This lecture discusses the views of the editors of Kultura, the Polish émigré literary journal run from Paris, and its views on Russia and the future of Russian-Polish relations. In particular, the talk examines Polish émigré intellectuals’ reception of the works of Solzhenitsyn, including texts published by Soviet presses during the 1960s and those published in the West after the writer’s expulsion from the Soviet Union. The stance taken by Kultura is contrasted with the attitude toward Russian dissident culture in other centers of Polish emigration. The lecture analyzes the role of the controversies around Solzhenitsyn in helping or hindering cooperation between Russian and Polish writers in exile during the 1970s.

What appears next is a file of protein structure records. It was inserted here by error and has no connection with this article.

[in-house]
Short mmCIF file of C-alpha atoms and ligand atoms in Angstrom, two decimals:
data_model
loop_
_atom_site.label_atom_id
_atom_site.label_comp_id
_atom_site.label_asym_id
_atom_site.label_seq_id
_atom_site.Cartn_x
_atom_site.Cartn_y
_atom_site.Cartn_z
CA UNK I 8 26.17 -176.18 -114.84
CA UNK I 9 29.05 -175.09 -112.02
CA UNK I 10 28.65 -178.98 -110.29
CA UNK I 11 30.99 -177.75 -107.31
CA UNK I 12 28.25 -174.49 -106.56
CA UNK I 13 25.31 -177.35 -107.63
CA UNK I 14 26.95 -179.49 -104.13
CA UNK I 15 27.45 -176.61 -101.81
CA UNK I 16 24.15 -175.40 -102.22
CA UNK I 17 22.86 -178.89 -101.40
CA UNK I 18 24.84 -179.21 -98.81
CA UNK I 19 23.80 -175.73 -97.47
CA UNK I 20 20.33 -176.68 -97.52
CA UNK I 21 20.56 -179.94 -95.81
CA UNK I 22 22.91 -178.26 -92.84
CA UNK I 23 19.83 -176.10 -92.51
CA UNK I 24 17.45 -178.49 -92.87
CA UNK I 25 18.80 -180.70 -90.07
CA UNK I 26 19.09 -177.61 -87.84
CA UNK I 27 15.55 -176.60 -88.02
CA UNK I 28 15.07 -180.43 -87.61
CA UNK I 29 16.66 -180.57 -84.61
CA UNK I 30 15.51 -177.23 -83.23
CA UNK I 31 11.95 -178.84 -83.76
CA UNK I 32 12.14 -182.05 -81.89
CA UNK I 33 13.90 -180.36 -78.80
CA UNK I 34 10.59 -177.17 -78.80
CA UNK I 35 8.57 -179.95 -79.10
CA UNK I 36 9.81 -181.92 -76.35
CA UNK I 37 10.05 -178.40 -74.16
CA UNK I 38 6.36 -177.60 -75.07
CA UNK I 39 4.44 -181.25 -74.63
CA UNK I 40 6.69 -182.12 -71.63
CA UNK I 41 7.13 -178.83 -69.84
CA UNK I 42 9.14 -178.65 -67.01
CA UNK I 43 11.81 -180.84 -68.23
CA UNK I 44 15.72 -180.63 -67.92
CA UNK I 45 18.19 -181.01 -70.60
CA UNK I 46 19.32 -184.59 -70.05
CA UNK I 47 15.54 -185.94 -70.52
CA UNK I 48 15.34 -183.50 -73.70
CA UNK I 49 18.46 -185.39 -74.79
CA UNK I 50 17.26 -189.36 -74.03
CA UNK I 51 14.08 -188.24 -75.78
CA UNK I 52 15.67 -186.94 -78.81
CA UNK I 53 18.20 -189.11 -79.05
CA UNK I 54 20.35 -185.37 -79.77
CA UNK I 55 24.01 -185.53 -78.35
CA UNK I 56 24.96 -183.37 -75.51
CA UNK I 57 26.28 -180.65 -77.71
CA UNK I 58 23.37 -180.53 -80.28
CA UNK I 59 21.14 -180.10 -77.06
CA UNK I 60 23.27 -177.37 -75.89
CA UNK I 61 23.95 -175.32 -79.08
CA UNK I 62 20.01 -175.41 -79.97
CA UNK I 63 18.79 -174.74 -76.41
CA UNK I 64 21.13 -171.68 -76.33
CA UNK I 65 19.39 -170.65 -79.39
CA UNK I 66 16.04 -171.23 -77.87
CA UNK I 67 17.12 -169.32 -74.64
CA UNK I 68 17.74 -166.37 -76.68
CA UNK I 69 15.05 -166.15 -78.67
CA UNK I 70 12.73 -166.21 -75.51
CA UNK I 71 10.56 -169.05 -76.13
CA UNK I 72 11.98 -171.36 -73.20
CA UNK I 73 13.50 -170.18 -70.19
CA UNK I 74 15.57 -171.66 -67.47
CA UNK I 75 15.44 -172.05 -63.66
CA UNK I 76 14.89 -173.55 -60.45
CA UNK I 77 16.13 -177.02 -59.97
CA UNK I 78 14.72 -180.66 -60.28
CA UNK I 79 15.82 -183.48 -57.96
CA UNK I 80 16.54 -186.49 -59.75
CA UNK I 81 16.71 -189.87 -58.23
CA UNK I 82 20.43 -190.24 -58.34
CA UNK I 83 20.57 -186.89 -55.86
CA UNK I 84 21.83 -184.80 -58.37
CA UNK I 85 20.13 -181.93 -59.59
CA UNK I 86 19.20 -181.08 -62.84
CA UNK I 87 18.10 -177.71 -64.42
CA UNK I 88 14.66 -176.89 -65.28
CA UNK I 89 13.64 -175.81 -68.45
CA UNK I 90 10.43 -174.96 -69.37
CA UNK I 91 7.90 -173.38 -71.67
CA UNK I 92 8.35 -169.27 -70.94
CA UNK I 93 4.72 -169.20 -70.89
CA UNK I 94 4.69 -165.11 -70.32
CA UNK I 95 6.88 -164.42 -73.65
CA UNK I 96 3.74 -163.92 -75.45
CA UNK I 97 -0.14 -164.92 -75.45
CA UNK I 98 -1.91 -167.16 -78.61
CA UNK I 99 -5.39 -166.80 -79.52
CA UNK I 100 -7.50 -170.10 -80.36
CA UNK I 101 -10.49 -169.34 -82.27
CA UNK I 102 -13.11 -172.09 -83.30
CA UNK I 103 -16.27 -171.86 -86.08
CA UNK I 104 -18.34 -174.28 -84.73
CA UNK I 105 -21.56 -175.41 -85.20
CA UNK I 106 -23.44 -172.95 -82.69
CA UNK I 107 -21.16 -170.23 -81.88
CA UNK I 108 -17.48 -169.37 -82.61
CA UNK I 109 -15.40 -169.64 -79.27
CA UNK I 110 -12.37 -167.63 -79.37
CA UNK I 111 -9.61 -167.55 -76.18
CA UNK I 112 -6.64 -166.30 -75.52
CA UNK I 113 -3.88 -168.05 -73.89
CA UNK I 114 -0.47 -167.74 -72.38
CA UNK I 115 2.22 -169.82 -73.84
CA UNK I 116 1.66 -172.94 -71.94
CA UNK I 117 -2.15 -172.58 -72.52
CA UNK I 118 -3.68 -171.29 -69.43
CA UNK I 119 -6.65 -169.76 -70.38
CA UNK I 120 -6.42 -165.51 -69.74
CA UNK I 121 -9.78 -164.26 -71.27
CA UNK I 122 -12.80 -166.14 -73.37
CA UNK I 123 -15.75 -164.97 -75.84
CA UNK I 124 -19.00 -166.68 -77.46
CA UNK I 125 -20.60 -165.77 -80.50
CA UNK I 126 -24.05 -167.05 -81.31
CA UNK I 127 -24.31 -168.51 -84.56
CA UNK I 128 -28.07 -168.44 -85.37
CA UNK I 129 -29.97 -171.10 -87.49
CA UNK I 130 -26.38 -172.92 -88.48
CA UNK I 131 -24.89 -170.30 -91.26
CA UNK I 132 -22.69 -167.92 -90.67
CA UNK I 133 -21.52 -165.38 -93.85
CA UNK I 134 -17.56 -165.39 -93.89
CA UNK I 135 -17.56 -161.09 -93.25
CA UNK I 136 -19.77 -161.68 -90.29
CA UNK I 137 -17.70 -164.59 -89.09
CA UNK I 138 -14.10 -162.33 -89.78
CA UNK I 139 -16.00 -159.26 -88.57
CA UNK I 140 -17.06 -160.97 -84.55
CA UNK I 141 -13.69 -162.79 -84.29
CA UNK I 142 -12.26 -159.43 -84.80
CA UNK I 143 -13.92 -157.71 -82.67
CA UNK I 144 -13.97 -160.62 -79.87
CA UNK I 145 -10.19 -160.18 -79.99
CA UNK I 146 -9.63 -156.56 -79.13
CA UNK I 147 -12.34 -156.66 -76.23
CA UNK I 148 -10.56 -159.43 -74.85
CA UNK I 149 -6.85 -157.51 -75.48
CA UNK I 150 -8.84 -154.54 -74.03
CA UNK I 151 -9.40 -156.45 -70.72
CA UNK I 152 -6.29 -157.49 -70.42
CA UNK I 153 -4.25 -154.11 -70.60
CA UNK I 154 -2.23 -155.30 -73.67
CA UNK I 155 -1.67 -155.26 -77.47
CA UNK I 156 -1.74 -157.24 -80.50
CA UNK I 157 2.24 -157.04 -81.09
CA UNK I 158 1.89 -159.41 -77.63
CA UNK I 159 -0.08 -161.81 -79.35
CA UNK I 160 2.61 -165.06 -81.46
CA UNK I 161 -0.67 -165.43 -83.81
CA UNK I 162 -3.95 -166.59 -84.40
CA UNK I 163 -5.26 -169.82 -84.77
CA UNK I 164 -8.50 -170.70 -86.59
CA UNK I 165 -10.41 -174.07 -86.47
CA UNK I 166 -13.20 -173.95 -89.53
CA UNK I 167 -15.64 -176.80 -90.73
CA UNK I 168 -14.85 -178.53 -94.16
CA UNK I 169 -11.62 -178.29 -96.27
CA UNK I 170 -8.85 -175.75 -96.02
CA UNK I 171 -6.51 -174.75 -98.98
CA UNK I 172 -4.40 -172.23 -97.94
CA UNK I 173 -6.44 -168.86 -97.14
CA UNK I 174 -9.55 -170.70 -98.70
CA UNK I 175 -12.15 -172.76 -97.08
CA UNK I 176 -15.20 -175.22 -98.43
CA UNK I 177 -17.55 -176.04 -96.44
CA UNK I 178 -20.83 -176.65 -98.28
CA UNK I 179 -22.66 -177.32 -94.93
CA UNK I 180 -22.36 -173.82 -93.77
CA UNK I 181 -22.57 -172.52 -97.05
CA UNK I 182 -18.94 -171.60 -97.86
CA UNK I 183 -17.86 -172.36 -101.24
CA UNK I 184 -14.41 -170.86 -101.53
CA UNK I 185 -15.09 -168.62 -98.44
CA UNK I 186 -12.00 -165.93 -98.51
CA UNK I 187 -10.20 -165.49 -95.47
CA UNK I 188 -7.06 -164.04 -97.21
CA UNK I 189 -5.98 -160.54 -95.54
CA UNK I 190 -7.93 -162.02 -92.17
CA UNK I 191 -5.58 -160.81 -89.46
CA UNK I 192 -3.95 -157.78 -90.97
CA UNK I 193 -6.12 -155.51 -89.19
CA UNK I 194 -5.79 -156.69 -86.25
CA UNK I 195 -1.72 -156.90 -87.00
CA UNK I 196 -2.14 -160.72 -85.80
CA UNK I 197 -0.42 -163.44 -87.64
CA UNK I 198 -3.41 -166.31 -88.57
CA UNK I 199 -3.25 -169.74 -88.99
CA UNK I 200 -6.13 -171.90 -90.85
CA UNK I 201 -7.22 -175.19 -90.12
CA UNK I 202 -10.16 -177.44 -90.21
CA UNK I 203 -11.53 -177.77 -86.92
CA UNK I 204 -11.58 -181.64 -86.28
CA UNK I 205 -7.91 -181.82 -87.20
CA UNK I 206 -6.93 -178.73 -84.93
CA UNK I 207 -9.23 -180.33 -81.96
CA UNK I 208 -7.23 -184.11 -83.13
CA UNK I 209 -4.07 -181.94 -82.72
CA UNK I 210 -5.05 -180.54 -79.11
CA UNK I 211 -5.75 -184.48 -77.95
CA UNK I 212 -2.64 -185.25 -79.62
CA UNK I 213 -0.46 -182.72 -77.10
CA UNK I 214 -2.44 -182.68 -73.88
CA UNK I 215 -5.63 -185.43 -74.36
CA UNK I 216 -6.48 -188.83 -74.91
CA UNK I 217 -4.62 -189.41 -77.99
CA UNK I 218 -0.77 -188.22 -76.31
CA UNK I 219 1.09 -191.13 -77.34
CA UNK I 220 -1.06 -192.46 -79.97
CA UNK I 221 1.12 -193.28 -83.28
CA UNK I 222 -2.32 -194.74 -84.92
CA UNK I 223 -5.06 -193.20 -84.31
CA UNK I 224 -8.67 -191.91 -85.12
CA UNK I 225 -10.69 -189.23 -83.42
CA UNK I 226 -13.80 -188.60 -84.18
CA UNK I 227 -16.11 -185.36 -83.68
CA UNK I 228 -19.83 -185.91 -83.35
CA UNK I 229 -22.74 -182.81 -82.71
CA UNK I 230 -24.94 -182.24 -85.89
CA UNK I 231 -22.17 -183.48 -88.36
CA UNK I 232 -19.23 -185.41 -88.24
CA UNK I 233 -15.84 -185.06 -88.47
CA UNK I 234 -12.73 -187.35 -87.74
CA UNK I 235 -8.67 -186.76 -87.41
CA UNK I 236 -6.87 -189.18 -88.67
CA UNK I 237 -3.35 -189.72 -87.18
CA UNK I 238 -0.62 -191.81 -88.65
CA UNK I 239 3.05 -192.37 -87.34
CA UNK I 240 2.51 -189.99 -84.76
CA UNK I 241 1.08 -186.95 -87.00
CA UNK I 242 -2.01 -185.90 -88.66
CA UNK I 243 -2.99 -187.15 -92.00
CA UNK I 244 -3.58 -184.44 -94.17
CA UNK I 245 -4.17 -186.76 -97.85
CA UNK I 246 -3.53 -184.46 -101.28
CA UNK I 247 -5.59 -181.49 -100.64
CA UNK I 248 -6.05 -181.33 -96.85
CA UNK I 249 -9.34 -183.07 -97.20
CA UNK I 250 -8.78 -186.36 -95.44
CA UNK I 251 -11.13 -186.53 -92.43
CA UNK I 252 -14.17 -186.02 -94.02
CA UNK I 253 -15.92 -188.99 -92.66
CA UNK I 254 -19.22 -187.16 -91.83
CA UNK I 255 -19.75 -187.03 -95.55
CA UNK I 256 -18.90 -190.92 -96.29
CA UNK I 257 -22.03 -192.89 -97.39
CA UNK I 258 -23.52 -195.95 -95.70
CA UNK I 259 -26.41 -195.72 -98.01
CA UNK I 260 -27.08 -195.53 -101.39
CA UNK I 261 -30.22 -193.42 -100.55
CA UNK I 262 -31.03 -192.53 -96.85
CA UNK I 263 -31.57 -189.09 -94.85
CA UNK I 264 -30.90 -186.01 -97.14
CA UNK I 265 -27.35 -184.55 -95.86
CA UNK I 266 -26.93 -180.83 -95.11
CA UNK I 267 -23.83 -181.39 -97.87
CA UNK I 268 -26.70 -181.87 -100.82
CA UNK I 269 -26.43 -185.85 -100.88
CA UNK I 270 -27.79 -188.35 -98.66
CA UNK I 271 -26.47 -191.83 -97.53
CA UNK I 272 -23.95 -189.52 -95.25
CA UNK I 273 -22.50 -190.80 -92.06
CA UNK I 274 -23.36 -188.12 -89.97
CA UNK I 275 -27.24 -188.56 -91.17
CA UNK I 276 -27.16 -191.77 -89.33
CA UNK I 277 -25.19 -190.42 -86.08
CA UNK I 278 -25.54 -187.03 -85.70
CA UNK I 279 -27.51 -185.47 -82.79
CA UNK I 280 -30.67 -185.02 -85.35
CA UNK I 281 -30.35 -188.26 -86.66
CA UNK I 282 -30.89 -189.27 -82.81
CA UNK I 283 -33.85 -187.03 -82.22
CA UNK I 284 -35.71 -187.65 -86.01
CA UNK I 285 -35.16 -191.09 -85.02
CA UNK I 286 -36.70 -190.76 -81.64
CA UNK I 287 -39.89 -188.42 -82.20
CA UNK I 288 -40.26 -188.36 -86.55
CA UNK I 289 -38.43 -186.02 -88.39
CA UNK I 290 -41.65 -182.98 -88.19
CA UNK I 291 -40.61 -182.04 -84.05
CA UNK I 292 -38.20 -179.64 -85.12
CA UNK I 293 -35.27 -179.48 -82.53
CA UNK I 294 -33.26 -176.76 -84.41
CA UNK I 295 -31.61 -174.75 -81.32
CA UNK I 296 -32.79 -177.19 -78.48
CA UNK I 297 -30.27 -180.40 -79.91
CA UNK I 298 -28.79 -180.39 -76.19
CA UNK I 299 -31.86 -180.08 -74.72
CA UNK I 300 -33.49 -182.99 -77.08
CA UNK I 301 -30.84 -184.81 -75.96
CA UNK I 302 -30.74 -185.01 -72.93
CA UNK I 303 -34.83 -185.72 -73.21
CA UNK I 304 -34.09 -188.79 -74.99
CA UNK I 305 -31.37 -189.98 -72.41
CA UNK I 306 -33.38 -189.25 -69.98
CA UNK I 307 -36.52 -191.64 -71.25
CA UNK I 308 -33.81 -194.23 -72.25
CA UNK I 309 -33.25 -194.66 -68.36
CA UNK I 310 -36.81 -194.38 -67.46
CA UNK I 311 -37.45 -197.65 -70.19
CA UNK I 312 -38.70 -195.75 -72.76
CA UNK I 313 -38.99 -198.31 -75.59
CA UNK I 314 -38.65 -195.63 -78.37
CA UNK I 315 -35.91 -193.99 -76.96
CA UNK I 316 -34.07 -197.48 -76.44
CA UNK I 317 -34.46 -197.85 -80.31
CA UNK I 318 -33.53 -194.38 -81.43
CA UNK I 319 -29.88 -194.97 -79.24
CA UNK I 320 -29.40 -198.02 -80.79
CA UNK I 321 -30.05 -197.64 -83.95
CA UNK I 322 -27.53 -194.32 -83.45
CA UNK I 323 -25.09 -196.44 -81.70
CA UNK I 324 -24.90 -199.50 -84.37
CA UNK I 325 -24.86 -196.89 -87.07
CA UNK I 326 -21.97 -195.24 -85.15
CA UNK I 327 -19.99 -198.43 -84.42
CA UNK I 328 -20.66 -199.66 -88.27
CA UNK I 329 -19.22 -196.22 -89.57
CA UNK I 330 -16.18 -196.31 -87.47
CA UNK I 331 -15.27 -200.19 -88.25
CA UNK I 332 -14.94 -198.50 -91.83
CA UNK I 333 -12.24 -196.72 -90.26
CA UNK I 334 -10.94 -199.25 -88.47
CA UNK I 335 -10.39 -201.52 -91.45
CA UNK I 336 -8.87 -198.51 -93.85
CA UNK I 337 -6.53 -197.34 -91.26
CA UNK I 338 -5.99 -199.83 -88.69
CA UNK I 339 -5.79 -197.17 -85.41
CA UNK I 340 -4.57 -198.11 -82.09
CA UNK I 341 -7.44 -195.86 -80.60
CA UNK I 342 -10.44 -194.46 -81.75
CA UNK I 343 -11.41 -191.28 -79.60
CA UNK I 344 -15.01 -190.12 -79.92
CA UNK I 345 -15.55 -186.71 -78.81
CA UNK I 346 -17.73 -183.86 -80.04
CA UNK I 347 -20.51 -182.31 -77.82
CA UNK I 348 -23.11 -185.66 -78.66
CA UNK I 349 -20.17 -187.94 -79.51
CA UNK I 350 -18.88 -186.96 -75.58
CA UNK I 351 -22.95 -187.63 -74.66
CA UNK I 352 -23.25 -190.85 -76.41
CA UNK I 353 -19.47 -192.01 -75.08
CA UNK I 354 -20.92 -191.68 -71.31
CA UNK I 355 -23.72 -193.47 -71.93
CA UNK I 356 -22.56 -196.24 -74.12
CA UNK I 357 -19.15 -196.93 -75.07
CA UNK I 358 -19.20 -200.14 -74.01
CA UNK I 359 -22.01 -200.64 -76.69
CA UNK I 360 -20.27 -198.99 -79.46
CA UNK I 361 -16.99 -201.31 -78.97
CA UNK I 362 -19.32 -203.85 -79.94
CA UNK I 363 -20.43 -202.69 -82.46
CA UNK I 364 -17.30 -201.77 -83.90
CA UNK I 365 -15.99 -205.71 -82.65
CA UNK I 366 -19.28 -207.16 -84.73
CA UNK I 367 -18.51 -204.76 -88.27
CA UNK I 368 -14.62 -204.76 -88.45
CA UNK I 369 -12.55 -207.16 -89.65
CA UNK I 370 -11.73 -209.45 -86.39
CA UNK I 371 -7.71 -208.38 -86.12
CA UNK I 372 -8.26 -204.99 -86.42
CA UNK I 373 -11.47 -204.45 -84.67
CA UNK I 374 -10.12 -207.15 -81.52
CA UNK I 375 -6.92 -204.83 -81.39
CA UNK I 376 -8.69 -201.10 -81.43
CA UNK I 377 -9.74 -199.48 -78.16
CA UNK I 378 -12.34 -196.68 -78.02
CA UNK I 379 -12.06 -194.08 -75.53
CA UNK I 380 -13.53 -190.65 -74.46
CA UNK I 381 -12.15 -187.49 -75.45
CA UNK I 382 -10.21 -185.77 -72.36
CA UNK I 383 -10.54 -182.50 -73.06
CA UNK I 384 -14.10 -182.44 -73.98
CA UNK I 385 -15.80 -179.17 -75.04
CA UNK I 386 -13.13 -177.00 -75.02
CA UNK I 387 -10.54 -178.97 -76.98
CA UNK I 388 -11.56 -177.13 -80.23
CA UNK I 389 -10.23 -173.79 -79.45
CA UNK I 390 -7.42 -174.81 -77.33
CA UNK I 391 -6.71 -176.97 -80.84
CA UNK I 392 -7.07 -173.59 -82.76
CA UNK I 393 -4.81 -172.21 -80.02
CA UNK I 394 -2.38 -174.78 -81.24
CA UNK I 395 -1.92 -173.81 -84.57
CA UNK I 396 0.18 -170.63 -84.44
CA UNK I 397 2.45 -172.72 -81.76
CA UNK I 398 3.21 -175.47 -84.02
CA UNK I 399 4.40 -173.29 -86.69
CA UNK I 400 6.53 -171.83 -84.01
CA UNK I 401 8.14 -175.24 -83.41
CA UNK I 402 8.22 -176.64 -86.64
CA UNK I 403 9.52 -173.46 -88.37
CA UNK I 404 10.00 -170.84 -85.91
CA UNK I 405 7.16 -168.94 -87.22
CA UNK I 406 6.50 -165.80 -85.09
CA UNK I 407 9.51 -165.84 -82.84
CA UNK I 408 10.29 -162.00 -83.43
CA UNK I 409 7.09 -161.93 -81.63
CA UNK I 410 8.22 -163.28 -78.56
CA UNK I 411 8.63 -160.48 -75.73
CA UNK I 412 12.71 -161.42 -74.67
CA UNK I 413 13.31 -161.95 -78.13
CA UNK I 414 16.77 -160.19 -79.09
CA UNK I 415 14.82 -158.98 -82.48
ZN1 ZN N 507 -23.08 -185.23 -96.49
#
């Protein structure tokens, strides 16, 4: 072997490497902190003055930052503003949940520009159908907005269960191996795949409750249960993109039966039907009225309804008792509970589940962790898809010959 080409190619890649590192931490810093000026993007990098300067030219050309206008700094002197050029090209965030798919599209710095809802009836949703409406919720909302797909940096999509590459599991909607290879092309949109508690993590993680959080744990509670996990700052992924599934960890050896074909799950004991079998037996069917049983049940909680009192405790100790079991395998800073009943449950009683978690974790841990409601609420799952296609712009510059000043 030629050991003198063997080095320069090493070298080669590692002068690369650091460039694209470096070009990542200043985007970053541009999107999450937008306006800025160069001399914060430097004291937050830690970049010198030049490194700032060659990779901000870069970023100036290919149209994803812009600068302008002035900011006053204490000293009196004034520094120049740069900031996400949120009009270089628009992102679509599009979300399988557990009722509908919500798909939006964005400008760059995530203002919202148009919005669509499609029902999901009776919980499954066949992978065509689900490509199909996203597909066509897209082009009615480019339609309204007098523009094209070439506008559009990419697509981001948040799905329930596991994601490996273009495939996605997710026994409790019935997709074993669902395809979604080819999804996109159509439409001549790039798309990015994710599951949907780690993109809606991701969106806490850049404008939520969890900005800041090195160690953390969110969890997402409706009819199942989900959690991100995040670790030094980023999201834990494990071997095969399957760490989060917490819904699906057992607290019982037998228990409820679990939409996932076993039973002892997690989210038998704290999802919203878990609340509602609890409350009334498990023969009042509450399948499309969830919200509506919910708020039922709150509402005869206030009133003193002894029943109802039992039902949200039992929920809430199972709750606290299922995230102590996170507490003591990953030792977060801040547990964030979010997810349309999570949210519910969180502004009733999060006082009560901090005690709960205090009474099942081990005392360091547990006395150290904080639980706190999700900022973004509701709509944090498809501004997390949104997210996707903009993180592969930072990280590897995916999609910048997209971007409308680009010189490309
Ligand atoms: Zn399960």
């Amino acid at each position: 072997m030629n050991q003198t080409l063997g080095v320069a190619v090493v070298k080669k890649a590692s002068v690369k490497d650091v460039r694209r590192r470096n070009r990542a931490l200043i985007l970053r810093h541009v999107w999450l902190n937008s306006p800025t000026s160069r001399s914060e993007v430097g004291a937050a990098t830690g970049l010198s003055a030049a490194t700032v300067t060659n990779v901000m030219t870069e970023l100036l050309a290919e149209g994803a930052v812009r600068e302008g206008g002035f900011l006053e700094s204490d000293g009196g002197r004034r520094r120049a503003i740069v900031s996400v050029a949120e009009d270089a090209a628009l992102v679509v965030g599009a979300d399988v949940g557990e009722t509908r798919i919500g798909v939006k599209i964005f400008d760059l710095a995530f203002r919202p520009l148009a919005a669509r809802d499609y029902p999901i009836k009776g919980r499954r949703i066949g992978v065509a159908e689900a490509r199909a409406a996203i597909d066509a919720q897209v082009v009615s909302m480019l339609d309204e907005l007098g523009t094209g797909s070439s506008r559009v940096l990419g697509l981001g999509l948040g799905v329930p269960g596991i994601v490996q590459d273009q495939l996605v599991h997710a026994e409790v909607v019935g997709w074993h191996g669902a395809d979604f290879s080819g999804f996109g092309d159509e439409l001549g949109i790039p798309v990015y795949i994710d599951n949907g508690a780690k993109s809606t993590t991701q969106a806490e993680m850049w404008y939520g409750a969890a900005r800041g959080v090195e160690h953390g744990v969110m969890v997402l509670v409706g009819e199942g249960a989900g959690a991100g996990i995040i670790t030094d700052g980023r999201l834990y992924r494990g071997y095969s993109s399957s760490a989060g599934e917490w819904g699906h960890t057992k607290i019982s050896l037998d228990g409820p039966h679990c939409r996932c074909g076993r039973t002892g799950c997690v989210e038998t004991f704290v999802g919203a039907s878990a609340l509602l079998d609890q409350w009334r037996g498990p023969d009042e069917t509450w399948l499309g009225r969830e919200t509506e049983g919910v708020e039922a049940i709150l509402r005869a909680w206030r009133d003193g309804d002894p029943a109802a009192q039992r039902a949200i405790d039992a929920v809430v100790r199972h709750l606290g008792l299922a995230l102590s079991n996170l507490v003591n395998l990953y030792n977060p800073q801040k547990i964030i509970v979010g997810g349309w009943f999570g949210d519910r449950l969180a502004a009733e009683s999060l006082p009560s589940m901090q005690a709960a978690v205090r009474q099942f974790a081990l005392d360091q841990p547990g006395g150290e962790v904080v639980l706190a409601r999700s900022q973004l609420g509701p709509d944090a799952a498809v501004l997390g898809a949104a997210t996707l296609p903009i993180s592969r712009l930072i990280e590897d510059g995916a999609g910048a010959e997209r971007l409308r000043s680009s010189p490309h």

Piotr Mitzner is a prominent Polish literary scholar, editor, poet, writer, and theater critic. During the 1980s he participated in the Polish underground press and the Solidarity movement. Since 1999, he has been a professor at the Cardinal Stefan Wyszyński University in Warsaw, and since 2000, editor of the Warsaw monthly Novaia Pol’sha (New Poland). He collaborates with the history and human rights organization ”Memorial” in Moscow and St. Petersburg. Mitzner has authored numerous monographs and articles on the history of Polish theater, 20th-century Polish literature (e.g., on Jarosław Iwaszkiewicz), and the Polish-Russian literary relationship (including books on the Polish-Russian group in Warsaw “Domik v Kolomne” and on Leon Gomolicki).
Magdalena Chabiera teaches at the Department of European Modernist Culture of the Cardinal Stefan Wyszyński University. She has edited collections by Jerzy Stempowski and Elżbieta Szemplińska and published articles about the 20th-century Polish-Russian literary relationship. She currently conducts research in the archives of the Instytut Literacki in Paris.